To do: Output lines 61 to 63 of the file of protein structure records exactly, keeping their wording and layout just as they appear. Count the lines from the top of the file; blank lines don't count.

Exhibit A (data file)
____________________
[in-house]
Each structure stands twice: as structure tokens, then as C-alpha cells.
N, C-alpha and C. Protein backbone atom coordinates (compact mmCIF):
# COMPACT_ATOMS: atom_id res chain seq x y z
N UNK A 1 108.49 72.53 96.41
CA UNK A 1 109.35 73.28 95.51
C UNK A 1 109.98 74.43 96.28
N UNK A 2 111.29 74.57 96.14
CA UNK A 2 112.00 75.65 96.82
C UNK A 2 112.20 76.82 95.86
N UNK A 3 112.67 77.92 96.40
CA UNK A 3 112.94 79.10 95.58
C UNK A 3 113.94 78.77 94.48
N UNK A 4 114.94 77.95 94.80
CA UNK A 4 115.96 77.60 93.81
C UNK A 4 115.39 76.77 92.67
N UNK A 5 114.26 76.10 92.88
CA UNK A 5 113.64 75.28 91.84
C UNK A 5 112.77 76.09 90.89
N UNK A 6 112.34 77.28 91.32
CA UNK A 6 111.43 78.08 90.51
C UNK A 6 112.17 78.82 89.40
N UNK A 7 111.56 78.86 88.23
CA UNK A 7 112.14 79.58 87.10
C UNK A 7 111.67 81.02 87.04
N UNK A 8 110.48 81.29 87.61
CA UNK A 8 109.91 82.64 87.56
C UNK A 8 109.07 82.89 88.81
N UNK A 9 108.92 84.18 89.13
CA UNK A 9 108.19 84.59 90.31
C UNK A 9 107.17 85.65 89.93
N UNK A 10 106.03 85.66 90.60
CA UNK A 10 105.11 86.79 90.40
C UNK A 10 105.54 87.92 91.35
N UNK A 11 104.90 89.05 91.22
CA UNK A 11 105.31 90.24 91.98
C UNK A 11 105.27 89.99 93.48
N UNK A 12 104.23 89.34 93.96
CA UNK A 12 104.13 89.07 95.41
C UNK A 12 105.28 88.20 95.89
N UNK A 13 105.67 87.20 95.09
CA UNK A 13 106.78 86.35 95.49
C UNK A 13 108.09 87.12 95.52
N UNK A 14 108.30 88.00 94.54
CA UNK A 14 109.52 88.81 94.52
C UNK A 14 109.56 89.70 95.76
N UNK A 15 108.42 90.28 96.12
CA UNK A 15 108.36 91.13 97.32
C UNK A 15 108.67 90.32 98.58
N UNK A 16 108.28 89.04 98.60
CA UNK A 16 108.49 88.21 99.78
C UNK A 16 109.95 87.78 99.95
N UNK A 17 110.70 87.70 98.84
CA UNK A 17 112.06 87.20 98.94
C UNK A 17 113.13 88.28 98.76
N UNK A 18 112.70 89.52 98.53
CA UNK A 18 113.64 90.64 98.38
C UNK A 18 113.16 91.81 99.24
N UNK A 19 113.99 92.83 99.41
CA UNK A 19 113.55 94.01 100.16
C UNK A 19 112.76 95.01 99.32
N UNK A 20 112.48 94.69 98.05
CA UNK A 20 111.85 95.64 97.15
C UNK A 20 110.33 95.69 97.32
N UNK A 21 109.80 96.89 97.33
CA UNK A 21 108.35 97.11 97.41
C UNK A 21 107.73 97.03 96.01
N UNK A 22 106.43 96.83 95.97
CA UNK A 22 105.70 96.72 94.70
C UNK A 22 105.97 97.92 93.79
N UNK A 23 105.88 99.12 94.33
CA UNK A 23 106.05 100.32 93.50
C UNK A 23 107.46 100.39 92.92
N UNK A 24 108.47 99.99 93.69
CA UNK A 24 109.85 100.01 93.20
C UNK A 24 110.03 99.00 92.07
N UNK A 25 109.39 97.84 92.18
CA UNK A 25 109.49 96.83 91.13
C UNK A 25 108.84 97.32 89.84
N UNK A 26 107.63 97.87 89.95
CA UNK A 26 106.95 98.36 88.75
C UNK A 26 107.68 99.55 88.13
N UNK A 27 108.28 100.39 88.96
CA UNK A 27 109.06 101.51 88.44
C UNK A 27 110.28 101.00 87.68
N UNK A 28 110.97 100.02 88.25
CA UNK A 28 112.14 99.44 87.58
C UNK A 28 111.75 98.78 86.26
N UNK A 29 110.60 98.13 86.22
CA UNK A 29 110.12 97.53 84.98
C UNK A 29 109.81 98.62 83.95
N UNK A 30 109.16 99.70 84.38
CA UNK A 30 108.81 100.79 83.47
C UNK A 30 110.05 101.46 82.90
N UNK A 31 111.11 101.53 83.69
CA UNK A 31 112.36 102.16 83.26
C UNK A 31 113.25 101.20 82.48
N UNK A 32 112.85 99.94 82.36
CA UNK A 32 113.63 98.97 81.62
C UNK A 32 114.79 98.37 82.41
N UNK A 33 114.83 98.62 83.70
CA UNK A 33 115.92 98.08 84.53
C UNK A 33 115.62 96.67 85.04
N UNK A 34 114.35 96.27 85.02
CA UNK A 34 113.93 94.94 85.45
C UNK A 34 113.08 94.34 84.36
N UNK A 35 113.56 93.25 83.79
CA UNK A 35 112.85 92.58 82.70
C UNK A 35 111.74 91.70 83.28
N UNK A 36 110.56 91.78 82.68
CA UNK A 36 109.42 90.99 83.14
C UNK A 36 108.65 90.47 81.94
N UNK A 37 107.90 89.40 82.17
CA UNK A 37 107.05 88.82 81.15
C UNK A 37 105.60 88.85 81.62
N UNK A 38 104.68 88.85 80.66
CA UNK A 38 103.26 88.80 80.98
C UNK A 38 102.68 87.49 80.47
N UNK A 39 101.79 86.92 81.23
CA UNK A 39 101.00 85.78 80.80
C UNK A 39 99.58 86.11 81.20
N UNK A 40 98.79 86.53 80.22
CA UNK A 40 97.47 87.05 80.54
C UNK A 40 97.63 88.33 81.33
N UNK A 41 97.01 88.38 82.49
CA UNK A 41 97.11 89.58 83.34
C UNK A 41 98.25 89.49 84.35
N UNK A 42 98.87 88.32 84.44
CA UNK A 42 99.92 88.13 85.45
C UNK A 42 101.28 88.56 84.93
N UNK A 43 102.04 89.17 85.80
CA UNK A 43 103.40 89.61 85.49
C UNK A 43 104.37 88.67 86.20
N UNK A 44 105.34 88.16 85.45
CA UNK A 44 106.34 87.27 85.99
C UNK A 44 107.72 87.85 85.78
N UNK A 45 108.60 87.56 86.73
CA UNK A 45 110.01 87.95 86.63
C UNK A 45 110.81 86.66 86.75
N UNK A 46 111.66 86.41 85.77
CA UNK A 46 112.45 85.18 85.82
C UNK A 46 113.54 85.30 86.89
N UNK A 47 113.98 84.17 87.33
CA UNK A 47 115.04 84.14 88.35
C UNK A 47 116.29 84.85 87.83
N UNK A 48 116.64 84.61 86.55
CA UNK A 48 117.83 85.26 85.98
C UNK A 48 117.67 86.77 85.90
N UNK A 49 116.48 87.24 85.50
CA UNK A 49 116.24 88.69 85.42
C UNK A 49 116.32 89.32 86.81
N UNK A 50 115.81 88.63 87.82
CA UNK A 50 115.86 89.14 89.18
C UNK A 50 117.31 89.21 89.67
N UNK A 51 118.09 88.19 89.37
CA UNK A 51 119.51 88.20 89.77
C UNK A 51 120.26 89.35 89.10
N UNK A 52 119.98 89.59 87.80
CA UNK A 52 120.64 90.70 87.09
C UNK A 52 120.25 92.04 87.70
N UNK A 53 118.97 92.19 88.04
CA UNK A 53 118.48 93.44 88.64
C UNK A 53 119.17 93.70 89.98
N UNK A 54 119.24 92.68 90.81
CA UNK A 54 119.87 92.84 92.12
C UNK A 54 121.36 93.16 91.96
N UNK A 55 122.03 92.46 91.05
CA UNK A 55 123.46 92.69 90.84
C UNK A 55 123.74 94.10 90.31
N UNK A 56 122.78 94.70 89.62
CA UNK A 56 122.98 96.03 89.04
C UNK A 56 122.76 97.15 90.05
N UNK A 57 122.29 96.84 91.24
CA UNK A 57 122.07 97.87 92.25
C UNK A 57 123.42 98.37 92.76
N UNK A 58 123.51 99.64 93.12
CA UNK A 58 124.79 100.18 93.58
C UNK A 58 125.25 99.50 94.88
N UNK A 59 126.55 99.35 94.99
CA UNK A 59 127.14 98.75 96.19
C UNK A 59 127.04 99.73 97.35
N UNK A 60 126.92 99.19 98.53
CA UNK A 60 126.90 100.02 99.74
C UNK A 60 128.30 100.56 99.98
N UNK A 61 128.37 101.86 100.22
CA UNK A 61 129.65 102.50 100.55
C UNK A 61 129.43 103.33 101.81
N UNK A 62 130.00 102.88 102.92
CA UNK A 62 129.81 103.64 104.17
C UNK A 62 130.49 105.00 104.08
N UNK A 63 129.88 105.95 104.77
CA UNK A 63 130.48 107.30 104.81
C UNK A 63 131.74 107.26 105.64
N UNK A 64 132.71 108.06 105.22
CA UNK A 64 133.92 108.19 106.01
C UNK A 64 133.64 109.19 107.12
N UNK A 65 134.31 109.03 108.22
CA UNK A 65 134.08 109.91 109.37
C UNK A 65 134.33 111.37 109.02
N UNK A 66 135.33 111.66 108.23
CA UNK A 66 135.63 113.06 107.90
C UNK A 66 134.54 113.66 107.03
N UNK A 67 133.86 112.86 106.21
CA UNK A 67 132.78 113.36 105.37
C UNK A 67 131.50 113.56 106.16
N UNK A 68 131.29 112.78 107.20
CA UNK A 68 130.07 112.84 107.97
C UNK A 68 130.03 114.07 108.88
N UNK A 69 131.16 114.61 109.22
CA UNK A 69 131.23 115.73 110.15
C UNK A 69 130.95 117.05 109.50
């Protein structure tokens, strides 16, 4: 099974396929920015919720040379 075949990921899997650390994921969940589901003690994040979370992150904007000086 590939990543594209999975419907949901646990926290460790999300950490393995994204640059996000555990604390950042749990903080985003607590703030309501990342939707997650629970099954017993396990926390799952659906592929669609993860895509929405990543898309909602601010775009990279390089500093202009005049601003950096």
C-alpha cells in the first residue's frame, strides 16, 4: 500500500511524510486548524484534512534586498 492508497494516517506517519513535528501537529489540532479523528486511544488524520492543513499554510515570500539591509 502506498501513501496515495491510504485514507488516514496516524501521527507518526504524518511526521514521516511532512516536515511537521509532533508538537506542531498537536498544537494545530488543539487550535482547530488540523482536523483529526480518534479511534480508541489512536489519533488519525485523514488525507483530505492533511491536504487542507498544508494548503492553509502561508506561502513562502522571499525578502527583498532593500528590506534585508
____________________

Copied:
C UNK A 19 112.76 95.01 99.32
N UNK A 20 112.48 94.69 98.05
CA UNK A 20 111.85 95.64 97.15